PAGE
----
As a senior in high school, George McGarry knew he’d attend West Virginia University.
“One of the Recreation, Parks, and Tourism Resources professors gave me the time for a full meeting to go over what the major is composed,” he said. “After that I was sold, knowing that it was the perfect fit for my abilities and interests.”
Four years later, the Youngstown, Ohio, native is not only graduating with his bachelor of science degree but also as the outstanding senior for the Davis College’s Division of Forestry and Natural Resources.
While at WVU, McGarry was involved extensively with Adventure WV, Coopers Rock Foundation and Student Sierra Coalition. He was also the founder and president of the WVU Outdoor Club and vice president of the Professional Recreation, Parks and Tourism Society.
He is CPR certified, a ‘Leave No Trace’ trainer and a certified Wilderness First Responder.
McGarry will be moving to Jackson Hole, Wyo., to work with Austin-Lehman Adventures, a company specializing in family-style trips through the Grand Teton and Yellowstone National Parks.
Angela Martinez has always had an interest in societal and industry use of natural resources.
“I was looking for a program that would allow me to specialize in the field of economics while also allowing me to explore my interest in science and the environment,” she said. “I feel as though I am equipped with a well-rounded set of knowledge and skills to take what I have learned and apply it in the business or science field.”
As part of the McNair Scholars Program, she developed a pilot study to research aging in West Virginia as well as the effect of transportation on the quality of life of senior citizens.
During the summer of 2011, Martinez interned with the US Department of Transportation where she studied how sustainable design principles could be used to improve quality of life and health in port-adjacent communities.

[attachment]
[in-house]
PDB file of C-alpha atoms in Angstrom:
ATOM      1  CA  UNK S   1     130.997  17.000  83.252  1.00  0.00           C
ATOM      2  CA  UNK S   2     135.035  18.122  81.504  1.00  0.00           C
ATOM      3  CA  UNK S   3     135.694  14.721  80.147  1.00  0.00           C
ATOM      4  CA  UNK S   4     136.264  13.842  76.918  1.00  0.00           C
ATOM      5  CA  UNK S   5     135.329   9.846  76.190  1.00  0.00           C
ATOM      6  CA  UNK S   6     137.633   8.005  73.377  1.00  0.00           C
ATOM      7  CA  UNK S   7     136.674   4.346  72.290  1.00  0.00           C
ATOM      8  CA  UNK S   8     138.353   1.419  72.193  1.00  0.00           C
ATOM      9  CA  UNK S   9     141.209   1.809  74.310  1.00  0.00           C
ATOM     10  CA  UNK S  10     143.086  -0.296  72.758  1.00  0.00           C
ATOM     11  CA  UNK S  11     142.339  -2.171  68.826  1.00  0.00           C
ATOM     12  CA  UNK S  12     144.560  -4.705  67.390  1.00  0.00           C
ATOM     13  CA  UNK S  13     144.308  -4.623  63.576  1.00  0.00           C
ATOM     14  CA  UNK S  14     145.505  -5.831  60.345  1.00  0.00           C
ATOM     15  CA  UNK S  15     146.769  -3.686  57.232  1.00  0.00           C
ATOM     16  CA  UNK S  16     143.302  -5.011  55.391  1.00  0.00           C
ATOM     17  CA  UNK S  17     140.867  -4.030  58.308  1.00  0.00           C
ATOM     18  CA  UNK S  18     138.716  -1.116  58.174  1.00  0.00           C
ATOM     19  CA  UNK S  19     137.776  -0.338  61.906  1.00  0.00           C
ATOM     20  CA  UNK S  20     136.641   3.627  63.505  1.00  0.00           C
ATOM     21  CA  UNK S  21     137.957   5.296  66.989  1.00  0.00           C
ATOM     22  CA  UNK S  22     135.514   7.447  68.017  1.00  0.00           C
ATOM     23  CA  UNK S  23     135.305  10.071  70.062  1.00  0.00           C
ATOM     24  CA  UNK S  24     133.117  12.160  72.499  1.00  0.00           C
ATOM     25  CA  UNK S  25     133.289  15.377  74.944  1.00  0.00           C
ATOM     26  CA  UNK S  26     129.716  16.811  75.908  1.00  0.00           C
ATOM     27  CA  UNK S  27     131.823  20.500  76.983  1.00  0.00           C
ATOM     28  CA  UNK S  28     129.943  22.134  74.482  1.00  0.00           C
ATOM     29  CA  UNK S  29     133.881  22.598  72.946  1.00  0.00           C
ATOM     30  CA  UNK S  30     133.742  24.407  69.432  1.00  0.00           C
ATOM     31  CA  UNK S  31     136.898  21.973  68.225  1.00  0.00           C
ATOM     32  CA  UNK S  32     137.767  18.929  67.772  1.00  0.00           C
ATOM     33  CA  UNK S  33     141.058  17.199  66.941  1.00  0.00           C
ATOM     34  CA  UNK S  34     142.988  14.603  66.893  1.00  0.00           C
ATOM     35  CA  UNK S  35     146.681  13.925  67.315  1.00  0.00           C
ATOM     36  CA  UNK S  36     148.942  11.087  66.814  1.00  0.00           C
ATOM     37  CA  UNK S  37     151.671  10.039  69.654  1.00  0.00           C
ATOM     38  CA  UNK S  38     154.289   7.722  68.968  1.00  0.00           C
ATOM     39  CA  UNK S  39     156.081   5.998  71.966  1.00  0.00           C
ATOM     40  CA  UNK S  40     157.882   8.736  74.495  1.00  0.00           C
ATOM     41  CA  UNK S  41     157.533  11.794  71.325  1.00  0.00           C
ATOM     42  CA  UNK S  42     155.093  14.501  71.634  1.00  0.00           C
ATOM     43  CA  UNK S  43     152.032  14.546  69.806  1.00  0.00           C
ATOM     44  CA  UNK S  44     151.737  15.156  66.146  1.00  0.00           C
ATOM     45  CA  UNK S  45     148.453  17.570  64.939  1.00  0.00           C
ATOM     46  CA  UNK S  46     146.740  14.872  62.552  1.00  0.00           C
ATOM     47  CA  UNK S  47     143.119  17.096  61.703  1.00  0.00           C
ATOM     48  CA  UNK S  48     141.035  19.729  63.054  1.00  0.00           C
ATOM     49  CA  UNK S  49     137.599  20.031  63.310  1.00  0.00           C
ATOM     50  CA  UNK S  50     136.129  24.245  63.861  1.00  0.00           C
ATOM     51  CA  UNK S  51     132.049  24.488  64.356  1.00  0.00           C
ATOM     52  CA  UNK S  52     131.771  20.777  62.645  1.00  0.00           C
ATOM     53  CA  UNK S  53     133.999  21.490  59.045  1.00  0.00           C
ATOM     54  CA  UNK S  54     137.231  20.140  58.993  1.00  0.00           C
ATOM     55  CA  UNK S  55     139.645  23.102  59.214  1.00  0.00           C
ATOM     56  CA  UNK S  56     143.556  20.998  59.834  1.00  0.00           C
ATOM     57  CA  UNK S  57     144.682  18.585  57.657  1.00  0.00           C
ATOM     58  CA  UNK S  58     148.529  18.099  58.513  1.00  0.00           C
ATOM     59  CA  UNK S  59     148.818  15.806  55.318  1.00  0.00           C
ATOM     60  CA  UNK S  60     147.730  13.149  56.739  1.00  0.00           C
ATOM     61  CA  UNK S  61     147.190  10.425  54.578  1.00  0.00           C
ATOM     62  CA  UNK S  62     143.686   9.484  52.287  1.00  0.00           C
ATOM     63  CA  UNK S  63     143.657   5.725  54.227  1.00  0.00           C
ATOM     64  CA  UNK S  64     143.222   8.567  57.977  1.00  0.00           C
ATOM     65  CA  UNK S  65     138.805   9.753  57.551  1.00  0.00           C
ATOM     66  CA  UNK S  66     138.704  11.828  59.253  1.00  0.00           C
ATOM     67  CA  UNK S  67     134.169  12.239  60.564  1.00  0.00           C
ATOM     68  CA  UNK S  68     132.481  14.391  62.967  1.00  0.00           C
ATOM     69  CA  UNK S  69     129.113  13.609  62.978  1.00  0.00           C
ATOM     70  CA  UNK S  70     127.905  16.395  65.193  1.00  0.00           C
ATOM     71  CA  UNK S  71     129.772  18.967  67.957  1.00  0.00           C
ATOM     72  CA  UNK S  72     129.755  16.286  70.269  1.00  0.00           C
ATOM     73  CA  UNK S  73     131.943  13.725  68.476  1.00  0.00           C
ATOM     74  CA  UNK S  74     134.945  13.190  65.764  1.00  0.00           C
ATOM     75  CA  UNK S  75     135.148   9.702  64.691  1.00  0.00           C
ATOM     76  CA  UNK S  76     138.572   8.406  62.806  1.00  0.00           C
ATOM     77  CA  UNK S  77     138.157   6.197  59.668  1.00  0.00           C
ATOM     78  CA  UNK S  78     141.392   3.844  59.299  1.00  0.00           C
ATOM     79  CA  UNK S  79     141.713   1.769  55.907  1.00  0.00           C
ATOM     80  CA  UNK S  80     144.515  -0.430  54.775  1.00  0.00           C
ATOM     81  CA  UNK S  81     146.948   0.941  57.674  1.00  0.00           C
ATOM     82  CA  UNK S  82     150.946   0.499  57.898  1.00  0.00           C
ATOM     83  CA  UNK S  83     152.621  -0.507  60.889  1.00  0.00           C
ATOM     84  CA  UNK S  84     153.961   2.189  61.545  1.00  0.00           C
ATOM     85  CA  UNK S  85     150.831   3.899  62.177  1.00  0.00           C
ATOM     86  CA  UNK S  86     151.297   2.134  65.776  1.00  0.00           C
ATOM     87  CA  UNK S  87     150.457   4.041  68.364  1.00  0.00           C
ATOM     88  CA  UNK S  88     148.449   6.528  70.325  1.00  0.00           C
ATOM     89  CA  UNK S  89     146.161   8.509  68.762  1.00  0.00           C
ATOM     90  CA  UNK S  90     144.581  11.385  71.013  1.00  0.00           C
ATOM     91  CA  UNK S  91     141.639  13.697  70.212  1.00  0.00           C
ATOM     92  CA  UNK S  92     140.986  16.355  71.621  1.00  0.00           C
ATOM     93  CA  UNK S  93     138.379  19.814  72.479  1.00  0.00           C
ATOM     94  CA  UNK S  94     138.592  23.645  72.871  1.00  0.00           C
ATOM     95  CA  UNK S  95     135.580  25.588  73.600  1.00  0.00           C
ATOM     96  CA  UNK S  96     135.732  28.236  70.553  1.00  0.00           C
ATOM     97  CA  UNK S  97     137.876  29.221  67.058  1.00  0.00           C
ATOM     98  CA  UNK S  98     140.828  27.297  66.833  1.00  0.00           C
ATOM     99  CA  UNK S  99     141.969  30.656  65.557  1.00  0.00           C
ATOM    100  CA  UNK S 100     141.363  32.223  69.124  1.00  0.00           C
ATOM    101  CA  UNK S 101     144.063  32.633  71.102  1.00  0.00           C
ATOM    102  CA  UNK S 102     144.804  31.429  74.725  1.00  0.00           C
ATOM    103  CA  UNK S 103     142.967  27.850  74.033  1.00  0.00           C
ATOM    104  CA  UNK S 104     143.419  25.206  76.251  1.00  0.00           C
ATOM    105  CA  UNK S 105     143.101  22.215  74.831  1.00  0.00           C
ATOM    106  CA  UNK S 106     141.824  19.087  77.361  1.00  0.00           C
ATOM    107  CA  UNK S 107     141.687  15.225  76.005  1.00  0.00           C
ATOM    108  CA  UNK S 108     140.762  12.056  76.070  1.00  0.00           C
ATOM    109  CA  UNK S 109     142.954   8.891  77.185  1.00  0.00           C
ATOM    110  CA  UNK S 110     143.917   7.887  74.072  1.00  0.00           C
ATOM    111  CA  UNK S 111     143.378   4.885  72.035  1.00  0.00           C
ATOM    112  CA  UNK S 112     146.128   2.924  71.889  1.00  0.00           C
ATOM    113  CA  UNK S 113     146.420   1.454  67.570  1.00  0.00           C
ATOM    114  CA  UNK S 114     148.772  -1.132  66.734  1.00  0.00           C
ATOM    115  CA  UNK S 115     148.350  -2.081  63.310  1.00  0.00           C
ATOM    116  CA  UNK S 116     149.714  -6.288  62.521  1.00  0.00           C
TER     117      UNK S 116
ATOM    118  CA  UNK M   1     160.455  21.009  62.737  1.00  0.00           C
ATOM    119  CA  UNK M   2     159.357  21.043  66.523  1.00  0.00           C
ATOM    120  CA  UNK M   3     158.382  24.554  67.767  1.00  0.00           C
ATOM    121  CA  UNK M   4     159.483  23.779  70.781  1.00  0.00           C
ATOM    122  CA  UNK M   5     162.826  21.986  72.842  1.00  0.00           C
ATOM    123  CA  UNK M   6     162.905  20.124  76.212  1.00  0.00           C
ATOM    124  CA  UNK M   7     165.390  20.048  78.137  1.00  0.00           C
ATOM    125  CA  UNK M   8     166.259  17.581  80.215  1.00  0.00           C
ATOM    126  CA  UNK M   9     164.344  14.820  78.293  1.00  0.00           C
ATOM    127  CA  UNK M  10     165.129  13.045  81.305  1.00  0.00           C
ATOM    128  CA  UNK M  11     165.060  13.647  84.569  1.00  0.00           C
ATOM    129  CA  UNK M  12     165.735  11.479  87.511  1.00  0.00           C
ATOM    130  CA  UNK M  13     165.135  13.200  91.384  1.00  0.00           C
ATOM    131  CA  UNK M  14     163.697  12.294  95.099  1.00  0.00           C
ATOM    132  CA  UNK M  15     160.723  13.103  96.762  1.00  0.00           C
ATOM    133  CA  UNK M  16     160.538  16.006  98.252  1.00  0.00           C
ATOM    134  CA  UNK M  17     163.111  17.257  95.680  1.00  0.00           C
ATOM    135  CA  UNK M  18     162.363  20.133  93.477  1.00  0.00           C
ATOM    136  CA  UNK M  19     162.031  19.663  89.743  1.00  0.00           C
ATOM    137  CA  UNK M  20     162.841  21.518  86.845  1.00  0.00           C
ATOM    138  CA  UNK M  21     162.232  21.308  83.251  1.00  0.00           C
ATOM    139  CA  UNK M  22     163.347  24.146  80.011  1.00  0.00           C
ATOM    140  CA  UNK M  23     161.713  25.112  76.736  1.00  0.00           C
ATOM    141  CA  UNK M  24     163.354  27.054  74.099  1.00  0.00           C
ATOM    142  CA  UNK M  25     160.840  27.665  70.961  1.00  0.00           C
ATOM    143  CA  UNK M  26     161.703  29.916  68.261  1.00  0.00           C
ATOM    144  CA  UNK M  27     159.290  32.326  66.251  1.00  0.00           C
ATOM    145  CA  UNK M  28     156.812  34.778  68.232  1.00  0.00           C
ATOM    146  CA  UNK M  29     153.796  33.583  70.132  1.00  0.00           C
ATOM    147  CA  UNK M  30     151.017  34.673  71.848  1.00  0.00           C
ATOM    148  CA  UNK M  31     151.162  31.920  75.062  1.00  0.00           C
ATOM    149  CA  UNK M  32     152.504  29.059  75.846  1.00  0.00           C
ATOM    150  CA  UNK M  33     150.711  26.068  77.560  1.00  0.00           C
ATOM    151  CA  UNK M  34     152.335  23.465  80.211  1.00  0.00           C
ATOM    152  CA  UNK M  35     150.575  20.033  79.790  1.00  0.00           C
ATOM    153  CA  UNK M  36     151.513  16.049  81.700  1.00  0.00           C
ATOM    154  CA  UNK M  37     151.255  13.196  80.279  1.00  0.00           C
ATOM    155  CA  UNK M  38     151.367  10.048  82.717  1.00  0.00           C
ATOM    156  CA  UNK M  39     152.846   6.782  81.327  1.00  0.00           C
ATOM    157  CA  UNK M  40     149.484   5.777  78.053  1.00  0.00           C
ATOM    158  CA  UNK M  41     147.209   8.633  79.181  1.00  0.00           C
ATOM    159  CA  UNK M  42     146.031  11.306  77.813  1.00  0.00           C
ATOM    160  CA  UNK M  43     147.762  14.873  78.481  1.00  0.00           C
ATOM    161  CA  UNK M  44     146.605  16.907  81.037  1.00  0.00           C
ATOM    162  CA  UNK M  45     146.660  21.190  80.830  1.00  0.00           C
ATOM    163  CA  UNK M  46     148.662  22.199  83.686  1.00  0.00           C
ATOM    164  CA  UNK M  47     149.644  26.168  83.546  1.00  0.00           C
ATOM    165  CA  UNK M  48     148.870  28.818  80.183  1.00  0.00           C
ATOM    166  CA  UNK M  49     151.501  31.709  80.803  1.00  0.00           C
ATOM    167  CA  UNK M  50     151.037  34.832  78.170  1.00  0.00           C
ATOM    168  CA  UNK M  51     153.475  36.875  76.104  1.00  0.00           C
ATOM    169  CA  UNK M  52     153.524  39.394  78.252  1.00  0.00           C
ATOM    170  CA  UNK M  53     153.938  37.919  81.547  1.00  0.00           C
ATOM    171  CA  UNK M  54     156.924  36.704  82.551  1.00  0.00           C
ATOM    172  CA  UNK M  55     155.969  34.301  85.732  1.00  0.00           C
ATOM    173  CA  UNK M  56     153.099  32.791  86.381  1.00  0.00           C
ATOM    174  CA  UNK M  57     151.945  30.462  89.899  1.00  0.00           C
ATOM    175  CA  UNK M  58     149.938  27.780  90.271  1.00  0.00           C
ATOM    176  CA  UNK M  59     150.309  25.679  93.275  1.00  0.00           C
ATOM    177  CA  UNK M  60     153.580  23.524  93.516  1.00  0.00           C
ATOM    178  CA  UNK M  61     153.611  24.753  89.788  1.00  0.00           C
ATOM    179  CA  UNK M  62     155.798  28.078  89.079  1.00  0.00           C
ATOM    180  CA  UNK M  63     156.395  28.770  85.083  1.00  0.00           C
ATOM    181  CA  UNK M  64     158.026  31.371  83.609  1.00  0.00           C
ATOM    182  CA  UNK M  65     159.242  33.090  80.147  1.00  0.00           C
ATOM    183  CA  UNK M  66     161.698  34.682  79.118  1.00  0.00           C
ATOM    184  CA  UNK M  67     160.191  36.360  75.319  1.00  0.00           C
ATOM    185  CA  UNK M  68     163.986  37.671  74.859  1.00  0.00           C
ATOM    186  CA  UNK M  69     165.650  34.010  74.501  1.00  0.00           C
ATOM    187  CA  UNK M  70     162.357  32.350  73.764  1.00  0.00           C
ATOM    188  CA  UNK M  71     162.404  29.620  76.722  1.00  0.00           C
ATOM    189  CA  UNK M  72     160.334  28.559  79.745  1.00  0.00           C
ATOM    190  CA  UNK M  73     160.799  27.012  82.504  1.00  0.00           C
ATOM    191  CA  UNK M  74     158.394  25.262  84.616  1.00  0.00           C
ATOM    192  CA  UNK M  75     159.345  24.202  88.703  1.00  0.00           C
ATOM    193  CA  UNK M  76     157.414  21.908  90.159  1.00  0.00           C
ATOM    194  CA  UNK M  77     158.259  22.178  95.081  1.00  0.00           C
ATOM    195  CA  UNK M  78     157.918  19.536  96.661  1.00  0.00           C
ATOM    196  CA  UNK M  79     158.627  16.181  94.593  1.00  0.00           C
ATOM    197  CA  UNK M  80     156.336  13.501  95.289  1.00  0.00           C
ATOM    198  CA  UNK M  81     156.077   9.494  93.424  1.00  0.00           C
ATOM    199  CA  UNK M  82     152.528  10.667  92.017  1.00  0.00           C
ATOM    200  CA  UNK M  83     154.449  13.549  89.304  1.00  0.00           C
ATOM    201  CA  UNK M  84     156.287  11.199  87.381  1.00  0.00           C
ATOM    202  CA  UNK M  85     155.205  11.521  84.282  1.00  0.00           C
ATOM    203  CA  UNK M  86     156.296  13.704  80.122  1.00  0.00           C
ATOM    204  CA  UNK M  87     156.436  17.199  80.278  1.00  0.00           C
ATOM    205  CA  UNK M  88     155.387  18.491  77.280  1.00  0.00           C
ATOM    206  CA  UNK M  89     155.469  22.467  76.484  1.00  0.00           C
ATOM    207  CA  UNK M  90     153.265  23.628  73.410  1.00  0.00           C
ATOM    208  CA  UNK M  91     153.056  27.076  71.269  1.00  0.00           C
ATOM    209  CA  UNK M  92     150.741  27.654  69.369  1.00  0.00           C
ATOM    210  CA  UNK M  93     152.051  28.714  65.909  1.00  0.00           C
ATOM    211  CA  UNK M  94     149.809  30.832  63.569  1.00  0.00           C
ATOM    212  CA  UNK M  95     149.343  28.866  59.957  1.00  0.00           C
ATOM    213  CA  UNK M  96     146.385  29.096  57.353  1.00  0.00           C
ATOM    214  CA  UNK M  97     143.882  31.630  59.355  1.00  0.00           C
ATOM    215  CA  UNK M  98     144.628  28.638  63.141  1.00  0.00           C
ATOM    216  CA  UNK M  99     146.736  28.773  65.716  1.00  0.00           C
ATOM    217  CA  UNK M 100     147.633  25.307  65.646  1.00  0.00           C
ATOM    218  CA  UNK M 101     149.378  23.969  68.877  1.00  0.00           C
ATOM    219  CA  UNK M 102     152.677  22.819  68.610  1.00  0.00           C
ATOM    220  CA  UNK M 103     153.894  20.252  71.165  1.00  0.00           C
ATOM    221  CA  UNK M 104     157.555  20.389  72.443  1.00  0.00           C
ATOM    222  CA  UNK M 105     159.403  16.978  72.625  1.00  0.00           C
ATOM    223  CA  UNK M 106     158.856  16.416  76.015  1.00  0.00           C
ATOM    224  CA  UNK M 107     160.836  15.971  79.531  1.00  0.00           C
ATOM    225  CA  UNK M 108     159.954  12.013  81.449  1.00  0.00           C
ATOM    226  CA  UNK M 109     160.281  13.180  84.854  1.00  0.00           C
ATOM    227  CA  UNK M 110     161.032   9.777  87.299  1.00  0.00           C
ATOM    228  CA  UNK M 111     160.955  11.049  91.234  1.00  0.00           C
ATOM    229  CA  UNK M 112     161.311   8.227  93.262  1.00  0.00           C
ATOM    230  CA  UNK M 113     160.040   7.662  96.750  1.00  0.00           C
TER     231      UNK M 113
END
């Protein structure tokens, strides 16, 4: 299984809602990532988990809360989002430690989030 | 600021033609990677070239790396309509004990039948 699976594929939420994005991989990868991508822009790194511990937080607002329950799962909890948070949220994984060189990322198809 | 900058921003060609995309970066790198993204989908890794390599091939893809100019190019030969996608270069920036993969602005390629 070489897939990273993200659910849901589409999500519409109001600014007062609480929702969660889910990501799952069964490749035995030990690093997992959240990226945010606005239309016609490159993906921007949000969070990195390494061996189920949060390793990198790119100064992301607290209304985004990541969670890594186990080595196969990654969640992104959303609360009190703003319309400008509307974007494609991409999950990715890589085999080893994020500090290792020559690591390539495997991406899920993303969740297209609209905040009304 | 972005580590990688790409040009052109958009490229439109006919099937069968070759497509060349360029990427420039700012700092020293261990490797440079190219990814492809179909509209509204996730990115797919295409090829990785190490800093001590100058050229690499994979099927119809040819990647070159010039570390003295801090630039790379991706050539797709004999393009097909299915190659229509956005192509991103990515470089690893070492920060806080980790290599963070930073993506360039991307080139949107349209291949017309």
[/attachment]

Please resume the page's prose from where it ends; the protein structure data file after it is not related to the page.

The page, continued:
Her outreach efforts included organizing a Shift Your Shopping event for Focus the Nation, a national non-profit that promotes and facilitates clean-energy education through student organizations, and volunteering for the Canaan Valley National Wildlife Refuge, the WV DOH Adopt-A-Street Program, Bartlett House Homeless Shelter, and DC Kitchen.
Martinez plans to continue her education at the University of Maryland where she will study city and regional planning with an emphasis on land use and transportation planning.
Dillon Muhly-Alexander will have completed more than nine AP courses and two courses through Fairmont State University before he graduates from Doddridge County High School.
Muhly-Alexander has already begun to lay the groundwork for ridding the world of hunger, starting with his own high school. He partnered with his local 4H County extension agent and implemented a backpack program that supplies food to children who are deemed “at risk” of not receiving nutritious meals over the weekend. The backpacks are filled food and discreetly picked up at the end of the school day on Friday, then returned on Monday morning.
Muhly-Alexander hopes to study international studies and agribusiness management and rural development and thinks WVU will give him the opportunities for his ideas to come to life.
He hopes to travel to Geneva, Switzerland, and work with the World Health Organization to gain a more comprehensive understanding of global agricultural problems.
“Fifty million people are hungry on a daily basis. How do we feed them? How do we address that?” Muhly-Alexander asked.
His lifelong goal is to have a monumental achievement, so that his hometown will be proud of the “little Doddridge County kid that did something big.”
“I’ve always tried to be the best. My work ethic is what I’m most proud of. I want to excel and be good at whatever I undertake. I feel that I embody what WVU is about, and that I represent the University very well,” Muhly-Alexander said.
Described as ambitious, versatile and fun, as a Foundation Scholar, Muhly-Alexander is looking forward to everything WVU has to offer him.
He is the first Foundation Scholar from Doddridge County High School.
He is the son of Matthew Alexander and Linda Muhly.
Visit WVU Today for profiles of all of this year’s Foundation Scholars.
Do you own (or want to own) a scarf, tie or blanket created from the West Virginia University Tartan? If so, thank Maria Belcher.